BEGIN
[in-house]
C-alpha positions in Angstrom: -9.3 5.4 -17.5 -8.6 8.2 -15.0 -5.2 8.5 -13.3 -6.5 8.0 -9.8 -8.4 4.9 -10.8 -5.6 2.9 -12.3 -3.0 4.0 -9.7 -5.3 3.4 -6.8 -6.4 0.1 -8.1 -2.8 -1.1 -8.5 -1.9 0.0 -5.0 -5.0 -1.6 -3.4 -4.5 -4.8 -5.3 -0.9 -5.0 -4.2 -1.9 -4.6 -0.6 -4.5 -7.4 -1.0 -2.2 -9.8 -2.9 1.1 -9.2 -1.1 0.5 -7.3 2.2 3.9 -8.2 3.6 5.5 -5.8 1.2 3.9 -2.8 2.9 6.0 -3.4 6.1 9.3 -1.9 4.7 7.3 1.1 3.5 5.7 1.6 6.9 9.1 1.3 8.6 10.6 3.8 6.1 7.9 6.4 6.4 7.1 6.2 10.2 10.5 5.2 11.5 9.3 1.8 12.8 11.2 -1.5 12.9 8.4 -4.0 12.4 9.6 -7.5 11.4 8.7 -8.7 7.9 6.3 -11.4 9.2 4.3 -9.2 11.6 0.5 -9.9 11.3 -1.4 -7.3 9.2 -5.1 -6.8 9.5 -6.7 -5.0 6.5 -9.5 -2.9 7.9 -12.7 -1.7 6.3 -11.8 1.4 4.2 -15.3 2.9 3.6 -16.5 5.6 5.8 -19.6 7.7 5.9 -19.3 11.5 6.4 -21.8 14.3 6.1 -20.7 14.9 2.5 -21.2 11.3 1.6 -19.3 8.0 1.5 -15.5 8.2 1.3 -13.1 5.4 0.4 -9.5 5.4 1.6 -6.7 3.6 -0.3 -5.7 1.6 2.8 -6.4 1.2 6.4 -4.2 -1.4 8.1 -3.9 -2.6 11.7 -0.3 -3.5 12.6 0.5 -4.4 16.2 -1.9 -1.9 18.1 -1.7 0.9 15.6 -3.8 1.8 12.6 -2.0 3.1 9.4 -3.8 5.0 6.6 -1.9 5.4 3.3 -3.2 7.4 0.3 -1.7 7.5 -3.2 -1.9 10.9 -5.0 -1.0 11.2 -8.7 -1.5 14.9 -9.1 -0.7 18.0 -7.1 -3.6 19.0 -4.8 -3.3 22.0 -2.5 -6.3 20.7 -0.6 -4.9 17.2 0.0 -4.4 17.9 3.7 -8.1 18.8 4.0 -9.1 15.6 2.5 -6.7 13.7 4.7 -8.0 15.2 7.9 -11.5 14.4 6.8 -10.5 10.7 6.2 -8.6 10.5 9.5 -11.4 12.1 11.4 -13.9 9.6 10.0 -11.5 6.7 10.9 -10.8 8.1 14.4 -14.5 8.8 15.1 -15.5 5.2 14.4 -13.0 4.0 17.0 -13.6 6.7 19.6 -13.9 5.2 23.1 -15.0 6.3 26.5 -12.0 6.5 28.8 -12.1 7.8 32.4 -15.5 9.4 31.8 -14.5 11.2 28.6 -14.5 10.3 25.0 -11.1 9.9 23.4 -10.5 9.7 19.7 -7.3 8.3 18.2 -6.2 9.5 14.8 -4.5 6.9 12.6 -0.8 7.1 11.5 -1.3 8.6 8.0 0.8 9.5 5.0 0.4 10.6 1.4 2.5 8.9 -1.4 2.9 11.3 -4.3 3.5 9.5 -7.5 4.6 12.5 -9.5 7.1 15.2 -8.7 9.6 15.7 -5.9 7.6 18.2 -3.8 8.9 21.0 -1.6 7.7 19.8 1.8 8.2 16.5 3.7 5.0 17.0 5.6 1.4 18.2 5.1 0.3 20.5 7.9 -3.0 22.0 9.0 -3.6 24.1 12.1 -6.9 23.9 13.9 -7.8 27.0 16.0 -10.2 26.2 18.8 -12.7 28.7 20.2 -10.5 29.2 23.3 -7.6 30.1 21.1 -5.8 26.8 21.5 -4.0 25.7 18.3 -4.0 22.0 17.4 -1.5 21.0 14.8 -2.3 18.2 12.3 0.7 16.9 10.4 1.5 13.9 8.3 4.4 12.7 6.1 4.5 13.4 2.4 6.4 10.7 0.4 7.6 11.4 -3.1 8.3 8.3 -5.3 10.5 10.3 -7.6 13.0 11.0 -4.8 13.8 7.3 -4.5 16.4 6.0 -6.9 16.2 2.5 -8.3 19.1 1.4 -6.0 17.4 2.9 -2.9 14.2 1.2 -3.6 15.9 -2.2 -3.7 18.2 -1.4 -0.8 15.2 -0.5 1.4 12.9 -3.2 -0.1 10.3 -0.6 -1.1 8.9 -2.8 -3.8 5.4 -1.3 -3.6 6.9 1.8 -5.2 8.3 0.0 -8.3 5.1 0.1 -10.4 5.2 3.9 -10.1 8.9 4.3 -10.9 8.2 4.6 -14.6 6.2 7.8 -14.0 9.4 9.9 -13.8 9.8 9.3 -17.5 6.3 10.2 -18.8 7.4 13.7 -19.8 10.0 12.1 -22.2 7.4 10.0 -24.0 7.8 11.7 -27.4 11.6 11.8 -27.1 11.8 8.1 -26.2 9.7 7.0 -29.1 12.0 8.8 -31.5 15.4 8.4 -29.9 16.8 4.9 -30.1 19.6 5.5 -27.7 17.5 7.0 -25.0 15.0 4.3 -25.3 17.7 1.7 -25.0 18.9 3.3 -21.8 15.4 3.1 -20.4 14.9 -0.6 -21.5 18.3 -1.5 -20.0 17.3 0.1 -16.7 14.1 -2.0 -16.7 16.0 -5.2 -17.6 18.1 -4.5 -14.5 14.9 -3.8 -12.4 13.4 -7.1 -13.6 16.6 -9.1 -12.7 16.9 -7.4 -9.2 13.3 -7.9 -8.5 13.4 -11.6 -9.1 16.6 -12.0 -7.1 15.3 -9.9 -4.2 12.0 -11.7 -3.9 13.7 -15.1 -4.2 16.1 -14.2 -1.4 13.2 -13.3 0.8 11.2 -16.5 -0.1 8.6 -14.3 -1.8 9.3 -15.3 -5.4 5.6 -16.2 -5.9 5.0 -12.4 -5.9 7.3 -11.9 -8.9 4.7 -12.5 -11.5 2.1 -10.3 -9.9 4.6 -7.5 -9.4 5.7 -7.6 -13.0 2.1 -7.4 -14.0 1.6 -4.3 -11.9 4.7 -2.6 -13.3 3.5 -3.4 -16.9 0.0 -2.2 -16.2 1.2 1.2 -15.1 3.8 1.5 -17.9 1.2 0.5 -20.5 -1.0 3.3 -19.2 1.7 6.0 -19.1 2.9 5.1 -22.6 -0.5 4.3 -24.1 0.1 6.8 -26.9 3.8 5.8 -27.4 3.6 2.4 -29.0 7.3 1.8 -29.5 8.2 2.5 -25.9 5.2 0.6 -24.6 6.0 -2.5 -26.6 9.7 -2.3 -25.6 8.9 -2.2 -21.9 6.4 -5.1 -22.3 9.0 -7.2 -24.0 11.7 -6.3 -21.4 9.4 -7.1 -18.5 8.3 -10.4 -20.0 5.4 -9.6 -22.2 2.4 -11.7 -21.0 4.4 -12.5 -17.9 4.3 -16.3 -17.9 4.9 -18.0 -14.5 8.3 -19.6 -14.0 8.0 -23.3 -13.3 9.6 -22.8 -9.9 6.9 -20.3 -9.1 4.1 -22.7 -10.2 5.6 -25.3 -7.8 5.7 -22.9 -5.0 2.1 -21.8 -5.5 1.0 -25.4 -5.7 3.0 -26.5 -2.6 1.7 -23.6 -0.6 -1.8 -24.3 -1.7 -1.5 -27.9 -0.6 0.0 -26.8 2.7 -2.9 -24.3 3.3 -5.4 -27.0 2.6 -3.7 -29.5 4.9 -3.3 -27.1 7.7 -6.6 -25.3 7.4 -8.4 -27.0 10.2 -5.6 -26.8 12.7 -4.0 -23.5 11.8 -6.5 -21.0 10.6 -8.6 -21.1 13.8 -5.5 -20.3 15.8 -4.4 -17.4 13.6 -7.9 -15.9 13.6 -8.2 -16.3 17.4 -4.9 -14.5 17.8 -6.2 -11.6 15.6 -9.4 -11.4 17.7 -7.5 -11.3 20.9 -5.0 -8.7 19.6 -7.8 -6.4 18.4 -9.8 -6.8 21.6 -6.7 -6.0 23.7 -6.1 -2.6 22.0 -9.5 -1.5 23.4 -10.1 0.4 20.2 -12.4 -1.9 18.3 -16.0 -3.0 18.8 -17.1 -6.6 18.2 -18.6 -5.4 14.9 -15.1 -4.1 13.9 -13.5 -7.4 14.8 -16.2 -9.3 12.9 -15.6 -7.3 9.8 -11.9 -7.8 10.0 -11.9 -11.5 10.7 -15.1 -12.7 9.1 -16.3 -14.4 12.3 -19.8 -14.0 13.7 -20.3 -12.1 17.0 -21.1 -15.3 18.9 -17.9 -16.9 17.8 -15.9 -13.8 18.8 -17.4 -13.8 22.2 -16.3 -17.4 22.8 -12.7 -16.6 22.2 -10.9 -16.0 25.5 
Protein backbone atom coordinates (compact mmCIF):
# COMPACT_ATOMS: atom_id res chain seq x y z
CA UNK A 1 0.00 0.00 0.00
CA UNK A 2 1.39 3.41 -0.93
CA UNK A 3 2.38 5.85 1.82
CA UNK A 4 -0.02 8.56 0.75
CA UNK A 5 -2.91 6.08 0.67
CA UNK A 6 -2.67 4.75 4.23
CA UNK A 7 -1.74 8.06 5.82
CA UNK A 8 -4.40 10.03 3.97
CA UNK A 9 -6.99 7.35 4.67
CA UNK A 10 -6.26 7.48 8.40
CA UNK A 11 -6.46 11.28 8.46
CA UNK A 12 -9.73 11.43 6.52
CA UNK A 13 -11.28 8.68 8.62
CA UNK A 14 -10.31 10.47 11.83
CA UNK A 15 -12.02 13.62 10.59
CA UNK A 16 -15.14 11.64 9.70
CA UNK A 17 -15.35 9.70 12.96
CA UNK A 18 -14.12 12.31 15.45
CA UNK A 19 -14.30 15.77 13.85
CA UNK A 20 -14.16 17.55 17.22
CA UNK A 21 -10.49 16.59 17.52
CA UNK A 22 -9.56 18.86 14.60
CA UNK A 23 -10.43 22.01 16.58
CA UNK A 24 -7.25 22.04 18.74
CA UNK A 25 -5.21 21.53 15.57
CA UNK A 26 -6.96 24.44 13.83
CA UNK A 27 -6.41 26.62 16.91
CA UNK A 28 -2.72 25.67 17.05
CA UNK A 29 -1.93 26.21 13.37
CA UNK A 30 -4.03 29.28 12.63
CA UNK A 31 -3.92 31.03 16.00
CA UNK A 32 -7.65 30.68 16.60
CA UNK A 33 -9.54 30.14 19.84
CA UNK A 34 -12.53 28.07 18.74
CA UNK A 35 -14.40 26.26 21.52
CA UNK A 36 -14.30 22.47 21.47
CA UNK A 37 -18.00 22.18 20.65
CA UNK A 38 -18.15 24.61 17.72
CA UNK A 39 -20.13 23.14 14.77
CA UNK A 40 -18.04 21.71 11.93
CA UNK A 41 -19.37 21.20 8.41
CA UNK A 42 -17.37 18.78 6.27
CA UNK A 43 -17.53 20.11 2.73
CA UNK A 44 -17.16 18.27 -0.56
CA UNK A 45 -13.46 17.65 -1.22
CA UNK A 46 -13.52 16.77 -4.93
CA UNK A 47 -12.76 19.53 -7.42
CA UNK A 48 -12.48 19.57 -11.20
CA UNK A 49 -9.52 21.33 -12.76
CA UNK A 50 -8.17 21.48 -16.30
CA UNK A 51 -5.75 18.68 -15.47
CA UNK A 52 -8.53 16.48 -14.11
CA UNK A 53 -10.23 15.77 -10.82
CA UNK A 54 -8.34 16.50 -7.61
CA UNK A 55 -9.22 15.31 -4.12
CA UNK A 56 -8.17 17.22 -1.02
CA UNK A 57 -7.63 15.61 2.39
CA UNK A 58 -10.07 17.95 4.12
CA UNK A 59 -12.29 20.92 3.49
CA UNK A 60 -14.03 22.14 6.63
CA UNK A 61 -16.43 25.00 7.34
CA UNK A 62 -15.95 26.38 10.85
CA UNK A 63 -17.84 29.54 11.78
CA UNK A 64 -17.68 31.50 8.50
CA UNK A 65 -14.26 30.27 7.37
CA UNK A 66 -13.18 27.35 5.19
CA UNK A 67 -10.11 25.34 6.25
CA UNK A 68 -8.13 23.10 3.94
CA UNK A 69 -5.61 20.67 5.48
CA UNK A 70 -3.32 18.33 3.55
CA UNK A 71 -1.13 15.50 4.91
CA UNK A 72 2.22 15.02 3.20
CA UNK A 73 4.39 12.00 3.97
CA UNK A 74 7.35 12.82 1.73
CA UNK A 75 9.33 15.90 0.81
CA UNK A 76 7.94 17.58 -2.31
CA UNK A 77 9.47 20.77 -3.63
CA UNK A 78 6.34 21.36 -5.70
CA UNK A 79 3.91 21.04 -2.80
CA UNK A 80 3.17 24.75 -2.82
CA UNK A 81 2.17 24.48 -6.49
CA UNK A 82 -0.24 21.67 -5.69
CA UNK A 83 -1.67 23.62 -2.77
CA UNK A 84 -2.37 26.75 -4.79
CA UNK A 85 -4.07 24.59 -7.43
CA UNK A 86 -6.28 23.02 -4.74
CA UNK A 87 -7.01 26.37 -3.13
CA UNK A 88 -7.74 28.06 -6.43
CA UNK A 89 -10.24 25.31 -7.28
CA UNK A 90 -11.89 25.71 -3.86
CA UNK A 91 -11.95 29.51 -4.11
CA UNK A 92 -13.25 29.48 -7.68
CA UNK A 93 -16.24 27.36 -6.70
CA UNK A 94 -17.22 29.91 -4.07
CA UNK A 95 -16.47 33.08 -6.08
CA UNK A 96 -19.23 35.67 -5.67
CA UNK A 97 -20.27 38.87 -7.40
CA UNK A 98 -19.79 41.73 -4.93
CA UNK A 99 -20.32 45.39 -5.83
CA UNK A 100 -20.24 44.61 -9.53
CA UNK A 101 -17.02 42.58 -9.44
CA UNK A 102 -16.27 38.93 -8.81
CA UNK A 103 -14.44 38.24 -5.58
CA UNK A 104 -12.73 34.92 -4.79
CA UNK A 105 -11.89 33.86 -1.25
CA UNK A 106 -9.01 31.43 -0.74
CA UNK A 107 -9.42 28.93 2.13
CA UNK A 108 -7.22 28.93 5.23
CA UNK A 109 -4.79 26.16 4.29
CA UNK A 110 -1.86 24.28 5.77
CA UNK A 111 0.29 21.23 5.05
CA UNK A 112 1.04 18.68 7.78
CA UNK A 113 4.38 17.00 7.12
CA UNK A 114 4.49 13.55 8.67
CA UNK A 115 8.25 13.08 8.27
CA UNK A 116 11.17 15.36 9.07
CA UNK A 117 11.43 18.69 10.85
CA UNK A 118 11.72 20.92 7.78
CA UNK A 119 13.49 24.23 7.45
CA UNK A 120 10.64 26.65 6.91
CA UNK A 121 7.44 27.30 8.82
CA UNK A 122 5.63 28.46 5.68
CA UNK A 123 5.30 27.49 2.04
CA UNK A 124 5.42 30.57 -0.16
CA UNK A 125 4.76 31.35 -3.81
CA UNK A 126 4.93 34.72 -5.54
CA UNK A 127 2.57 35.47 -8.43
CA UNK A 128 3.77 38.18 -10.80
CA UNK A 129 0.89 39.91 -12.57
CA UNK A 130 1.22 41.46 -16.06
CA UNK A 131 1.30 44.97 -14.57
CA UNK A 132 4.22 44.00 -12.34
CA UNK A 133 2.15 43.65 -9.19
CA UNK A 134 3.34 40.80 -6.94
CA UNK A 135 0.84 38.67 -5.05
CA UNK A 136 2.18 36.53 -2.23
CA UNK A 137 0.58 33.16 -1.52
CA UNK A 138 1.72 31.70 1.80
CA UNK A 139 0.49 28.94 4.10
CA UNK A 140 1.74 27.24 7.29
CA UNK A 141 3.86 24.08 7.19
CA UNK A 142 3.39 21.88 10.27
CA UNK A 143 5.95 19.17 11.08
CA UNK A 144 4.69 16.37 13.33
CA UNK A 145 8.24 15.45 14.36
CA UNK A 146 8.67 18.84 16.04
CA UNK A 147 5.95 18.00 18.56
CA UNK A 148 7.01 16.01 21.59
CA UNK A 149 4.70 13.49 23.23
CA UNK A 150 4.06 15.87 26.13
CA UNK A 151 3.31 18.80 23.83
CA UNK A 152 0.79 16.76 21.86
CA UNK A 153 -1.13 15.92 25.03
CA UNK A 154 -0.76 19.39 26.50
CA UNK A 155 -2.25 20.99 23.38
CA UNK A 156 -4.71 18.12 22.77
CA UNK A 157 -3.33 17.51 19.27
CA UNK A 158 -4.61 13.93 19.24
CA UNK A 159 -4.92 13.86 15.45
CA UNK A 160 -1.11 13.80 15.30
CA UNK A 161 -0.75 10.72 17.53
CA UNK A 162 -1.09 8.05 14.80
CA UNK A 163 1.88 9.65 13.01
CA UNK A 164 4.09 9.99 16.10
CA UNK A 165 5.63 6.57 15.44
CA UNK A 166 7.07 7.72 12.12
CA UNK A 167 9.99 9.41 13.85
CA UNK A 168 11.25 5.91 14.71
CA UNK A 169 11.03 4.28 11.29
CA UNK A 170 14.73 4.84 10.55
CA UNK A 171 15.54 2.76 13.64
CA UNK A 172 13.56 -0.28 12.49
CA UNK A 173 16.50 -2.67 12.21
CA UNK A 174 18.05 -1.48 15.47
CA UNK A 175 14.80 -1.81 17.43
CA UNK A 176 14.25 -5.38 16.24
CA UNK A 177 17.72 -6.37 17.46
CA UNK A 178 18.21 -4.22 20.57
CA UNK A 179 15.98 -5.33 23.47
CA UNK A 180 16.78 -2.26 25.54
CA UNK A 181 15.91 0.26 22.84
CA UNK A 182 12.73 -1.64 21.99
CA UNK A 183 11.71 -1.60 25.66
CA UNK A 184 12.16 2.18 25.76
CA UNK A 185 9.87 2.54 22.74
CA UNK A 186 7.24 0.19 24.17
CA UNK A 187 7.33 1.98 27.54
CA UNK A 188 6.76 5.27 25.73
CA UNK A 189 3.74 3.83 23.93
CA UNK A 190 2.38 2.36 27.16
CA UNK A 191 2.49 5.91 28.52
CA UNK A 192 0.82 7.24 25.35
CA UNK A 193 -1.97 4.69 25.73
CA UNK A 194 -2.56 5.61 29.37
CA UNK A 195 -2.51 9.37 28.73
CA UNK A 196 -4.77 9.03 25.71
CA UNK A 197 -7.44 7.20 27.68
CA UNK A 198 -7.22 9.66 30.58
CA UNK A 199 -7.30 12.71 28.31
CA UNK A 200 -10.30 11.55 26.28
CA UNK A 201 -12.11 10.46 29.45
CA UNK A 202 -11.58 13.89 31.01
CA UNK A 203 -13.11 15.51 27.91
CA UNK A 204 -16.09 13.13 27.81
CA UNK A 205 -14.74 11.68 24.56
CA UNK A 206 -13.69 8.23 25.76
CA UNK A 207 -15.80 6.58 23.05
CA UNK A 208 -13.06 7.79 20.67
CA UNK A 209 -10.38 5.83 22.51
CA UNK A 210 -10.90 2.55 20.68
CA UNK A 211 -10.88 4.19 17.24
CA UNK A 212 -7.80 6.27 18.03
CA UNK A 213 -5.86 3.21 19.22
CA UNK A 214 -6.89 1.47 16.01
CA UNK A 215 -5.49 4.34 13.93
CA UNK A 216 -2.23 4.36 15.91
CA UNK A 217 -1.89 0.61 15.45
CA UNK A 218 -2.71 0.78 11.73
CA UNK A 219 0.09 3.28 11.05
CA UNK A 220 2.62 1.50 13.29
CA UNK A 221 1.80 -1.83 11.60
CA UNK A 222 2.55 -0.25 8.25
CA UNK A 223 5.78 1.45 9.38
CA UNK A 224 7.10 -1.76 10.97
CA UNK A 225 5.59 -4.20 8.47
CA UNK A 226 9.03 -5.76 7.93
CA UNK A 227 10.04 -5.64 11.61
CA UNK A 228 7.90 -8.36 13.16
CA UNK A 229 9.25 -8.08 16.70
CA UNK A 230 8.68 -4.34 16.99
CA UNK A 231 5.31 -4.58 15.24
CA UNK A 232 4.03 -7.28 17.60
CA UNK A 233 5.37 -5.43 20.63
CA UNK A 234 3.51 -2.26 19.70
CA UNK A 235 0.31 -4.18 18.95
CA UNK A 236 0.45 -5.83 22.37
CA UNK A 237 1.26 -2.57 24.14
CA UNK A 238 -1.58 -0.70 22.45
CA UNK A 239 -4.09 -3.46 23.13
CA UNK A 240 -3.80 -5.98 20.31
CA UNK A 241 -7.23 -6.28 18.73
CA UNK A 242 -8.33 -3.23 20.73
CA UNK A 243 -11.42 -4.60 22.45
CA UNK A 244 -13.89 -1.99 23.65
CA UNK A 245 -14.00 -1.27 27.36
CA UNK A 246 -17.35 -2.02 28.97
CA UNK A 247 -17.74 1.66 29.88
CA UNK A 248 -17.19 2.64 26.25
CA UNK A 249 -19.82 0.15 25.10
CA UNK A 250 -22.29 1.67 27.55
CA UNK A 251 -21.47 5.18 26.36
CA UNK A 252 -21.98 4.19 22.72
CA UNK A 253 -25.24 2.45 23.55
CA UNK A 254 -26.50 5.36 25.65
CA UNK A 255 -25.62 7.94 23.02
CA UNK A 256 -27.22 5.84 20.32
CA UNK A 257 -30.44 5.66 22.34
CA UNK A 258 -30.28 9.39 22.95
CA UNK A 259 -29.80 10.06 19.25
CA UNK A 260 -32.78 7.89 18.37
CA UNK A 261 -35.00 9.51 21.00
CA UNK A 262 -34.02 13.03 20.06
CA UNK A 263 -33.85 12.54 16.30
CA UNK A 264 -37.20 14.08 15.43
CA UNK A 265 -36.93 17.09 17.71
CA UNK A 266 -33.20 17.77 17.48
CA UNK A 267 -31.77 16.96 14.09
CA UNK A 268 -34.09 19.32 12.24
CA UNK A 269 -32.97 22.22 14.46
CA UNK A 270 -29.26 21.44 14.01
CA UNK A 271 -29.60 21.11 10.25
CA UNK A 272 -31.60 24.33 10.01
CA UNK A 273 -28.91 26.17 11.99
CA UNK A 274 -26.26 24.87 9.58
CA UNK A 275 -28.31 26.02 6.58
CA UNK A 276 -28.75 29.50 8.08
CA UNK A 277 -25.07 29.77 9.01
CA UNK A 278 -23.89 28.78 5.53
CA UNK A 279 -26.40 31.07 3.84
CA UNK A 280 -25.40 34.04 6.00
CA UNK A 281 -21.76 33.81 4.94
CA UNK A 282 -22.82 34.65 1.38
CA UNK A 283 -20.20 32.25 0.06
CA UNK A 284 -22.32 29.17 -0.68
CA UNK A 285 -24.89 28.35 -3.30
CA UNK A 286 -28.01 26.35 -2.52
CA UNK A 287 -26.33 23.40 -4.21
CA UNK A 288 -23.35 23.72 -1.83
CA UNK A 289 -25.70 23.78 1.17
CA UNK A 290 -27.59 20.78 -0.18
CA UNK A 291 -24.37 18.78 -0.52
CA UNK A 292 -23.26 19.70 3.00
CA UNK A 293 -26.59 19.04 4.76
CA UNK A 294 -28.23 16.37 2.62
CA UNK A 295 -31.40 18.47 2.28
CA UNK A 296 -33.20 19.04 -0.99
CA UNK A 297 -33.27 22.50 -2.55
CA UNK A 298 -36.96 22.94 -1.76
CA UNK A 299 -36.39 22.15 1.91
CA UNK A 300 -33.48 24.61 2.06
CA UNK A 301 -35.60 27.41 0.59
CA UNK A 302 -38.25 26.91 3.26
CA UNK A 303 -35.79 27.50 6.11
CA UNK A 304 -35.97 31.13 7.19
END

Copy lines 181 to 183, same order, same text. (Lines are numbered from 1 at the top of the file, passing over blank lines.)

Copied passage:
CA UNK A 177 17.72 -6.37 17.46
CA UNK A 178 18.21 -4.22 20.57
CA UNK A 179 15.98 -5.33 23.47